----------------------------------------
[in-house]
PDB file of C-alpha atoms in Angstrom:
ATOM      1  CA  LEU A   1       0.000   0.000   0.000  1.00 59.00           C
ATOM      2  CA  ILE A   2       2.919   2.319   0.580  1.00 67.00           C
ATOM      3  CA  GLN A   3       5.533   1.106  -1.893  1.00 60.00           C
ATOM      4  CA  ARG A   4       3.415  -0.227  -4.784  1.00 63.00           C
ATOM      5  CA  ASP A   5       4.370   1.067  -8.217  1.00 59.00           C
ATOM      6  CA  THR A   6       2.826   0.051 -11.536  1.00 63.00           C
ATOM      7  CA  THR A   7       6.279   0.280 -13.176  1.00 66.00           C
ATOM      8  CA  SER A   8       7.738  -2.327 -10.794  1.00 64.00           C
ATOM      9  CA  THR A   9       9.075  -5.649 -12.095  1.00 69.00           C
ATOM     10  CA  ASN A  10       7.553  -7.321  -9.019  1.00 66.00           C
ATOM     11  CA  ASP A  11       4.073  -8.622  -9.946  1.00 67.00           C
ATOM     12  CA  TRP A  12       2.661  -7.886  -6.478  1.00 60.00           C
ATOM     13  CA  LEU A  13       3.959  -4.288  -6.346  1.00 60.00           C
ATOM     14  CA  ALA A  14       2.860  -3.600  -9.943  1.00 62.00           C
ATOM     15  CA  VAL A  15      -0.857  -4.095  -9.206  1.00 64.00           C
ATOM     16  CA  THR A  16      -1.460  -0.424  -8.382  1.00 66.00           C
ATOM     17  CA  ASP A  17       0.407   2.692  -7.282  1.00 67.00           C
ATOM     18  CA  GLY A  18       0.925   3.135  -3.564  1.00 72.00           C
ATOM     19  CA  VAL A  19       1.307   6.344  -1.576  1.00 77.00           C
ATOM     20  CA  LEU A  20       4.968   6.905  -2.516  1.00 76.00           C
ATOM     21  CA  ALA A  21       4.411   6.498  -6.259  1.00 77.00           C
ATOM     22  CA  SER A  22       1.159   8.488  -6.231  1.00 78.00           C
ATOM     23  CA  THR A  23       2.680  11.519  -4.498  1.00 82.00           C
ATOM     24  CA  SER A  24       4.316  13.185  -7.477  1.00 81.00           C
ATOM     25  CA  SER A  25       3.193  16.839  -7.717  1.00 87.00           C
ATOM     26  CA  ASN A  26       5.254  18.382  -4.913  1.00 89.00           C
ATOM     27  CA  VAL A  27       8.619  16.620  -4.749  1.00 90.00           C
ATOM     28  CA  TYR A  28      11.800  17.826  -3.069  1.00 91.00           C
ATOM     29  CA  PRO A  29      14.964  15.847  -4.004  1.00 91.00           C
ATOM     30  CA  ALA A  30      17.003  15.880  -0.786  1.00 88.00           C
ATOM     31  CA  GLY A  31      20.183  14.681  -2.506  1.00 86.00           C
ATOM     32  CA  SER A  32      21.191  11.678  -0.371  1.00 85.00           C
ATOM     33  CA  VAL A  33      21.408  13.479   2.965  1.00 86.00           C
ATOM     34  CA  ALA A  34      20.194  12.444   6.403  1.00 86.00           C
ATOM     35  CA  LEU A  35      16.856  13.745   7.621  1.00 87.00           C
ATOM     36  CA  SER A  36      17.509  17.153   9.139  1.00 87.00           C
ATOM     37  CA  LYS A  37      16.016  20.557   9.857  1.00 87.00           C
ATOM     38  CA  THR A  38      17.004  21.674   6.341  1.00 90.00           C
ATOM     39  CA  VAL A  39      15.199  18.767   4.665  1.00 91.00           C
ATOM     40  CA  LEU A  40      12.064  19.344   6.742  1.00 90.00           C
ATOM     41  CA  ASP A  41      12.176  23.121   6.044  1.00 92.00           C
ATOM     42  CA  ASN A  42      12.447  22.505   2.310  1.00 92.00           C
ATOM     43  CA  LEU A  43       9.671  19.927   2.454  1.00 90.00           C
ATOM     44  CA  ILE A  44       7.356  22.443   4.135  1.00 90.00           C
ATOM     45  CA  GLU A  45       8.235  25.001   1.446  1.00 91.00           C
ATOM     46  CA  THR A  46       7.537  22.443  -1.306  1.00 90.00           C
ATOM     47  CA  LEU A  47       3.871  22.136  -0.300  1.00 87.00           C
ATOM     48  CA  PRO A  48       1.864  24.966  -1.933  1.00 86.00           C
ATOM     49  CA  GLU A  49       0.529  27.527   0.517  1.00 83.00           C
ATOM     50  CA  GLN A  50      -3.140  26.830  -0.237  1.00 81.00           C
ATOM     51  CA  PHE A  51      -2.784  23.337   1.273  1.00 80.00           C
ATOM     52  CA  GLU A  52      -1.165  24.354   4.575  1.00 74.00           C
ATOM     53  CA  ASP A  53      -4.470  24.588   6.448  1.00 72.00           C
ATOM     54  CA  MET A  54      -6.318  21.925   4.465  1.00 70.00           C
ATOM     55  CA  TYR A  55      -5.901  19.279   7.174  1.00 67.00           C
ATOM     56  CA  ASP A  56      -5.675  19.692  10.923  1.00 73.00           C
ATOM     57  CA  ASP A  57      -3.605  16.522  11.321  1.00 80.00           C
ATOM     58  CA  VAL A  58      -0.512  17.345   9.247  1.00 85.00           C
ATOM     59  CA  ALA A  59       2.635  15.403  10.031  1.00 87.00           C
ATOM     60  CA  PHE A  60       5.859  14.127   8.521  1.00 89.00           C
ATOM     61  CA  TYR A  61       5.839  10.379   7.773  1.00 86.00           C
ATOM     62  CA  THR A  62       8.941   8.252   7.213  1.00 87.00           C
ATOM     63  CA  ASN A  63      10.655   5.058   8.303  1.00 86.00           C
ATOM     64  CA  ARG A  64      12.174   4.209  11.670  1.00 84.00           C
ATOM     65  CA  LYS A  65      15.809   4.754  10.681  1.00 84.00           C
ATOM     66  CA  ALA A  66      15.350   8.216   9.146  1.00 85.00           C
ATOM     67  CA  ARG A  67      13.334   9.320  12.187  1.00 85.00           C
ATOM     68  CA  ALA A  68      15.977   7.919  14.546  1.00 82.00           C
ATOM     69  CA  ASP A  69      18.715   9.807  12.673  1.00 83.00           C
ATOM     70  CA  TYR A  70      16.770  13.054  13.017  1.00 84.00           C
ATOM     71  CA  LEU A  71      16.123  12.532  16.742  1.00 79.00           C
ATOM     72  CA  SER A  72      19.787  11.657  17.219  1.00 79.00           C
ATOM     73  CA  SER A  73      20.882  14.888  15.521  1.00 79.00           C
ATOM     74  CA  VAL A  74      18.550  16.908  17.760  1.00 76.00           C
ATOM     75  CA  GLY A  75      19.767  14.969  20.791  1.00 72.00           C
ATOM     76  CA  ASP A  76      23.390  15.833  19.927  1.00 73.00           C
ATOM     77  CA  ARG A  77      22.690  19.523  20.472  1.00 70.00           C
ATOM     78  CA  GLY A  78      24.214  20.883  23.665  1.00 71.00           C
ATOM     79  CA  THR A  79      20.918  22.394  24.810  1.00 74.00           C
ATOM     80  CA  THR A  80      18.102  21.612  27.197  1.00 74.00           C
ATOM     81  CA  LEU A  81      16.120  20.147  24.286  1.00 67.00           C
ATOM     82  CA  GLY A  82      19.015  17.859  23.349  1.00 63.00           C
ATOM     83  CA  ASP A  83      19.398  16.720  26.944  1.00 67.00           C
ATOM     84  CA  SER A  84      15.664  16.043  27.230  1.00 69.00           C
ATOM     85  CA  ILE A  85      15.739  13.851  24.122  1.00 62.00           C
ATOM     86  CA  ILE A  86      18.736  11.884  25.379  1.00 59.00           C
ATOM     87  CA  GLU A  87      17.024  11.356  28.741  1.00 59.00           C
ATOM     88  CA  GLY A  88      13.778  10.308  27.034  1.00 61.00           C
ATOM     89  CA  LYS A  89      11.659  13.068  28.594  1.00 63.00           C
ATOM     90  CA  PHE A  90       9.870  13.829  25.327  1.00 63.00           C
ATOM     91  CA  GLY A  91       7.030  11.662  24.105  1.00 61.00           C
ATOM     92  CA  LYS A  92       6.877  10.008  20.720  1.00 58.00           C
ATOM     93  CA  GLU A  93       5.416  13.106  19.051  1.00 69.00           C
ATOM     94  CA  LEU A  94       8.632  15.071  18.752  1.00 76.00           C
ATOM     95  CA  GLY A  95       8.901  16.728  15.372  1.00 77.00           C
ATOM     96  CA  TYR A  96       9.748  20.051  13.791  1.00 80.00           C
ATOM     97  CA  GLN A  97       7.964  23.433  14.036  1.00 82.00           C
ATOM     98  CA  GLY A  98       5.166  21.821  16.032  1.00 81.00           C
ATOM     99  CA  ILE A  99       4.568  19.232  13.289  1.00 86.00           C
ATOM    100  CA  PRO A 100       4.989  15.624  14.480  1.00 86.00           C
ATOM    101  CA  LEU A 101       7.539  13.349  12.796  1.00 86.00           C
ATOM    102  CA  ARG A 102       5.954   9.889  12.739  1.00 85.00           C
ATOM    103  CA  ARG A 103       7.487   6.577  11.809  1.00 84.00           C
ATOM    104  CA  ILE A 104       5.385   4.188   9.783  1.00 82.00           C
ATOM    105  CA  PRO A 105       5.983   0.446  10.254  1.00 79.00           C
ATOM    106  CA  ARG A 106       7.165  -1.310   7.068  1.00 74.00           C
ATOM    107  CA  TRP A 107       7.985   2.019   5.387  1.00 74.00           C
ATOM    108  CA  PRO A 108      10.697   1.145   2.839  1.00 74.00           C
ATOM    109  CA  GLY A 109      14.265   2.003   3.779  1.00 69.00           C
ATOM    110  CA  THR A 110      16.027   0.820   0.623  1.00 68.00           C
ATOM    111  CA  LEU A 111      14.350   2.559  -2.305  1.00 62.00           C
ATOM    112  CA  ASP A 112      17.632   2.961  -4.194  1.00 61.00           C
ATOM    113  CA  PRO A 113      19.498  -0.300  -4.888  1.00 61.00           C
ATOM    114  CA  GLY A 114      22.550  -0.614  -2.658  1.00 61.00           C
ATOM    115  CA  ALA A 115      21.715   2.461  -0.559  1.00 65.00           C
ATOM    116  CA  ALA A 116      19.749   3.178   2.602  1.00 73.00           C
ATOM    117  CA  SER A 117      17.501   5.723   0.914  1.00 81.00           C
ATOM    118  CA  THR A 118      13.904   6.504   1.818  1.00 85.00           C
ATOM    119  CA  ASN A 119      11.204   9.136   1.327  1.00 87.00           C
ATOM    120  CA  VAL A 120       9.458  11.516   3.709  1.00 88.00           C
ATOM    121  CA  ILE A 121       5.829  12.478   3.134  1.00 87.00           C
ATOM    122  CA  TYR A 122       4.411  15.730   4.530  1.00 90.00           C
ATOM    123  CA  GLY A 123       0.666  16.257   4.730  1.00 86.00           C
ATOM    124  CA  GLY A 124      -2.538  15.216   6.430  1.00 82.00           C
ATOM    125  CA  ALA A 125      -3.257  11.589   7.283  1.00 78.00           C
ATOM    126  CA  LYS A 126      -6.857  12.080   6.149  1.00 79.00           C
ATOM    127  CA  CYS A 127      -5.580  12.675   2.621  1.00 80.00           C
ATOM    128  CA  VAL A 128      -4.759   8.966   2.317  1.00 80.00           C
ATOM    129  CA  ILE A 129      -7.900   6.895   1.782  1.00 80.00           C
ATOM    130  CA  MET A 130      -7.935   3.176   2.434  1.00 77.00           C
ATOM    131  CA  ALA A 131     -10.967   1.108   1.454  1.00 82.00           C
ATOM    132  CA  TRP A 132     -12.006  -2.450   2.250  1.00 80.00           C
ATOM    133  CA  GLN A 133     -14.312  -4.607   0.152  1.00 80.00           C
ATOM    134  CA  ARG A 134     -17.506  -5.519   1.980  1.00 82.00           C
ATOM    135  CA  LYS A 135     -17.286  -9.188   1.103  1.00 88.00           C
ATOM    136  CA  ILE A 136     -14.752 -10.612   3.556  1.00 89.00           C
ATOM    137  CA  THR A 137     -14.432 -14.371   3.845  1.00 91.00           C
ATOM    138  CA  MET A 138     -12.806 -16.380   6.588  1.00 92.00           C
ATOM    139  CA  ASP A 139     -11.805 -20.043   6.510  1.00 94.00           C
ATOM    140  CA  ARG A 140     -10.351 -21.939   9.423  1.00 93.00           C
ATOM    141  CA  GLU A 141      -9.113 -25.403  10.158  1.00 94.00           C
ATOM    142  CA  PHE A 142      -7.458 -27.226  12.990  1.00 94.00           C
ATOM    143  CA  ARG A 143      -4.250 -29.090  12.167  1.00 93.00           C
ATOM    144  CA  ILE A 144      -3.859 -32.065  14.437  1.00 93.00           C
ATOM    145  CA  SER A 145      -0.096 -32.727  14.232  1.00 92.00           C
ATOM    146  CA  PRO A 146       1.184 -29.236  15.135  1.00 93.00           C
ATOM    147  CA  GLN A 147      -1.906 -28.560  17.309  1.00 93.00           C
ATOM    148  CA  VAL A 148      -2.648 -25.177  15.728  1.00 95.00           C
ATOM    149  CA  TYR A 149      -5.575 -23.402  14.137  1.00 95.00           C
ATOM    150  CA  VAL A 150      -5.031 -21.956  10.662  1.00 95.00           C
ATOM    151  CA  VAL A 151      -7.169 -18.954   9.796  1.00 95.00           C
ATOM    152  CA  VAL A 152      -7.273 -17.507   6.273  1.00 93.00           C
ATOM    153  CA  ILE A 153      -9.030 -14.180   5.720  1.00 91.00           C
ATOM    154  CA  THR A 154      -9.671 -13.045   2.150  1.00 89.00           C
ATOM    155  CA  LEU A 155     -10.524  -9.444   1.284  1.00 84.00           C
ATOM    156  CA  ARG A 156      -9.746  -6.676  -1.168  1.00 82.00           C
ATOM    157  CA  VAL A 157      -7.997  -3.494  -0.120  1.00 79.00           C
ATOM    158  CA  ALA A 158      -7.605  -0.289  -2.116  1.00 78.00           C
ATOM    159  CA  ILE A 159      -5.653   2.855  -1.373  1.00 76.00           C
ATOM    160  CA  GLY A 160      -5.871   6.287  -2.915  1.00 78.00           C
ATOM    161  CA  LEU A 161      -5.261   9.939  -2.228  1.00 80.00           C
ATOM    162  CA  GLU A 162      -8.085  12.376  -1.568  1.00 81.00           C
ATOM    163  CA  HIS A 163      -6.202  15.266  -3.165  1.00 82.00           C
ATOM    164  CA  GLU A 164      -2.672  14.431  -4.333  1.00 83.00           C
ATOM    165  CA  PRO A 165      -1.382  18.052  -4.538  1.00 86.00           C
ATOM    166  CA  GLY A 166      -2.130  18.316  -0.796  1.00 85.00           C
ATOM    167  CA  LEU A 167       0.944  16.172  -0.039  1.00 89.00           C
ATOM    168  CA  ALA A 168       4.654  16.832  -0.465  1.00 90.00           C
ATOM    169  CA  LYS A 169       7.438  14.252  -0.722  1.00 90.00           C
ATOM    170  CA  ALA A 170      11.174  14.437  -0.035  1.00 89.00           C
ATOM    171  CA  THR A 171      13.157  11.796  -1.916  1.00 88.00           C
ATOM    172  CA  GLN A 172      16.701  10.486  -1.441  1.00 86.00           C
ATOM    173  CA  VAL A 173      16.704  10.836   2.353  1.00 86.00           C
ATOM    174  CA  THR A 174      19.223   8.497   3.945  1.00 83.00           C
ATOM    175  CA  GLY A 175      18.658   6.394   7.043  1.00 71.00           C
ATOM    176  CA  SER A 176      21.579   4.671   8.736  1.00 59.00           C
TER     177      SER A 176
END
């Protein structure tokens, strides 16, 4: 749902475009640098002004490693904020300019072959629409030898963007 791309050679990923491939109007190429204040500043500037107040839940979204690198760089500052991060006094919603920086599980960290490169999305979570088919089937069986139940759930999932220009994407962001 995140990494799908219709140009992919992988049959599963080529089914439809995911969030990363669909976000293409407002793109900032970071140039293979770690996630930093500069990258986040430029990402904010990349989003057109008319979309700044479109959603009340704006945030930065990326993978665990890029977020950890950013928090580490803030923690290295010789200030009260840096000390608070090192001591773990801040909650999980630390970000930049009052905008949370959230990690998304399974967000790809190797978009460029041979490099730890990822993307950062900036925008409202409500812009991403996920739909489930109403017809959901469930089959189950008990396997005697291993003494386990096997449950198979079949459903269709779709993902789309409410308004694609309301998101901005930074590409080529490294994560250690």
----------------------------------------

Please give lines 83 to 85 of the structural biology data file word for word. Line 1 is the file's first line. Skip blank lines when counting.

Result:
ATOM     81  CA  LEU A  81      16.120  20.147  24.286  1.00 67.00           C
ATOM     82  CA  GLY A  82      19.015  17.859  23.349  1.00 63.00           C
ATOM     83  CA  ASP A  83      19.398  16.720  26.944  1.00 67.00           C